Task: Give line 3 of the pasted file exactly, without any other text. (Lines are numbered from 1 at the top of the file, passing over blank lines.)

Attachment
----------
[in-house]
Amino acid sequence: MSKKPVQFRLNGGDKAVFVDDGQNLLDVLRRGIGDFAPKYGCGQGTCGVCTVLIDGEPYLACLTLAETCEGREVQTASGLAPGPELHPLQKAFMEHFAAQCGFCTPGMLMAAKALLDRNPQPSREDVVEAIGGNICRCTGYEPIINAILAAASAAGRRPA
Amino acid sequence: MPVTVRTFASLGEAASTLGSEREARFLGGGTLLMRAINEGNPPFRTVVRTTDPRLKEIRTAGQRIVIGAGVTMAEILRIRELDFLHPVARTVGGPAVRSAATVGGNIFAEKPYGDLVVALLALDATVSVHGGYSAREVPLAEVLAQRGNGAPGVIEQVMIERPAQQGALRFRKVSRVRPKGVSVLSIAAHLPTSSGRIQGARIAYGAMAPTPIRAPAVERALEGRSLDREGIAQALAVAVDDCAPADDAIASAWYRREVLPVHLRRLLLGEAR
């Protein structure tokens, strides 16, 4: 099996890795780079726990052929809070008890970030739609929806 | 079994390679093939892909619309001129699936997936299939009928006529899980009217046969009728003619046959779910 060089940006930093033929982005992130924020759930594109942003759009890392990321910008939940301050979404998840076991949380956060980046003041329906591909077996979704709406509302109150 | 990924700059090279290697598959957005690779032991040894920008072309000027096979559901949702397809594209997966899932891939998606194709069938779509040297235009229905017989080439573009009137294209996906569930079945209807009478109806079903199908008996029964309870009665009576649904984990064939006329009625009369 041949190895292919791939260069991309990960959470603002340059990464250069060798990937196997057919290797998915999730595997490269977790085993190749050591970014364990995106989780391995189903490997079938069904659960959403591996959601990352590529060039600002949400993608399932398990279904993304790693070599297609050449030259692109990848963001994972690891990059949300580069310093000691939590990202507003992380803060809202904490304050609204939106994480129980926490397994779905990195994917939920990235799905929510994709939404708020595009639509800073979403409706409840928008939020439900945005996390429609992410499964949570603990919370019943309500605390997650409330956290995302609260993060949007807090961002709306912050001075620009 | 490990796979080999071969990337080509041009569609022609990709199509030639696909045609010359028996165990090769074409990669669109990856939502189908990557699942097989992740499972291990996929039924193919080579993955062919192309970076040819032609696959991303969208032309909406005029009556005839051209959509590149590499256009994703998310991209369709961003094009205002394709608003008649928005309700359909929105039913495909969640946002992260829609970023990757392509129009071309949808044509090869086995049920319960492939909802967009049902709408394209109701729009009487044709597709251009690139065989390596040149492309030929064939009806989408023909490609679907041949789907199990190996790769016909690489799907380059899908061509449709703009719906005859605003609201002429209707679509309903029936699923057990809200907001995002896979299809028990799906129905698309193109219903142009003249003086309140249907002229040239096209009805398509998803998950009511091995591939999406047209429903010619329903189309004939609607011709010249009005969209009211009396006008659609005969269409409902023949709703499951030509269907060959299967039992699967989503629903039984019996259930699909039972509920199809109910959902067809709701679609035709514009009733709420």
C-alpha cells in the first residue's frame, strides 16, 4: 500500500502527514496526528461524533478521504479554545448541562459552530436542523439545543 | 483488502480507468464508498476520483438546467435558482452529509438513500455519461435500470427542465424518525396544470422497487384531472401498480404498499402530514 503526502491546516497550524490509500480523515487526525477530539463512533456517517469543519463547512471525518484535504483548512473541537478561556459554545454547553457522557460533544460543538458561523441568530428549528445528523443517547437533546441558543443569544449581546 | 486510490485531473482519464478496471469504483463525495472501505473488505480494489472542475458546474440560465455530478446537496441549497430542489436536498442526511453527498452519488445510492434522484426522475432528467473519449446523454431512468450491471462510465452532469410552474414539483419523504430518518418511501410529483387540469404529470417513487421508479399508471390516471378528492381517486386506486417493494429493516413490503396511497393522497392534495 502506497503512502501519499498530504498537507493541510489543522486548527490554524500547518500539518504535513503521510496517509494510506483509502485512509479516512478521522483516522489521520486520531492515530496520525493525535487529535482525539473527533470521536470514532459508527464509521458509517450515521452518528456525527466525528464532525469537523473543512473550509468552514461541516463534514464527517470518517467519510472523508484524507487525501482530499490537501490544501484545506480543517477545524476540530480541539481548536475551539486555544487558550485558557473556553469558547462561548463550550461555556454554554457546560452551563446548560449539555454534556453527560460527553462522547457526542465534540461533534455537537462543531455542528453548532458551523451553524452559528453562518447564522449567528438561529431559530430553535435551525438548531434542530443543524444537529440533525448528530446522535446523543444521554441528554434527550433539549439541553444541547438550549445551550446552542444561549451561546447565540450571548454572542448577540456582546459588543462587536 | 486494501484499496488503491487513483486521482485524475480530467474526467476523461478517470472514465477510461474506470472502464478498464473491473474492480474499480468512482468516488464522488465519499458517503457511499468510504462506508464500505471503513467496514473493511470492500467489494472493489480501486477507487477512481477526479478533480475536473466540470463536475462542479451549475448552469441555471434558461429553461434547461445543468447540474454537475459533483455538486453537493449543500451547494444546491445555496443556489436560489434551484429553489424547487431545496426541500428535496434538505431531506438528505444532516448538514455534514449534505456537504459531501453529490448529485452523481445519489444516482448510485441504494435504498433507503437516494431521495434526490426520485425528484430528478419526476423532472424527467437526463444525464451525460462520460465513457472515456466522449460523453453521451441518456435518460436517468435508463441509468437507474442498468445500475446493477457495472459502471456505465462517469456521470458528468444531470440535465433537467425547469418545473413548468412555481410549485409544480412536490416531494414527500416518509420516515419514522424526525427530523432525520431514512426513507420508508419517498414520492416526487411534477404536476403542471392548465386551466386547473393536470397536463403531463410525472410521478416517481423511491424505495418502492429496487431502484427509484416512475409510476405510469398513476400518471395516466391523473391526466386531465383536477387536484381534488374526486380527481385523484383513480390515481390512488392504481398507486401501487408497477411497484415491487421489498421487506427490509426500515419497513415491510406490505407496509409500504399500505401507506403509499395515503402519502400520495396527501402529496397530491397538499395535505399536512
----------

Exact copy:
Amino acid sequence: MPVTVRTFASLGEAASTLGSEREARFLGGGTLLMRAINEGNPPFRTVVRTTDPRLKEIRTAGQRIVIGAGVTMAEILRIRELDFLHPVARTVGGPAVRSAATVGGNIFAEKPYGDLVVALLALDATVSVHGGYSAREVPLAEVLAQRGNGAPGVIEQVMIERPAQQGALRFRKVSRVRPKGVSVLSIAAHLPTSSGRIQGARIAYGAMAPTPIRAPAVERALEGRSLDREGIAQALAVAVDDCAPADDAIASAWYRREVLPVHLRRLLLGEAR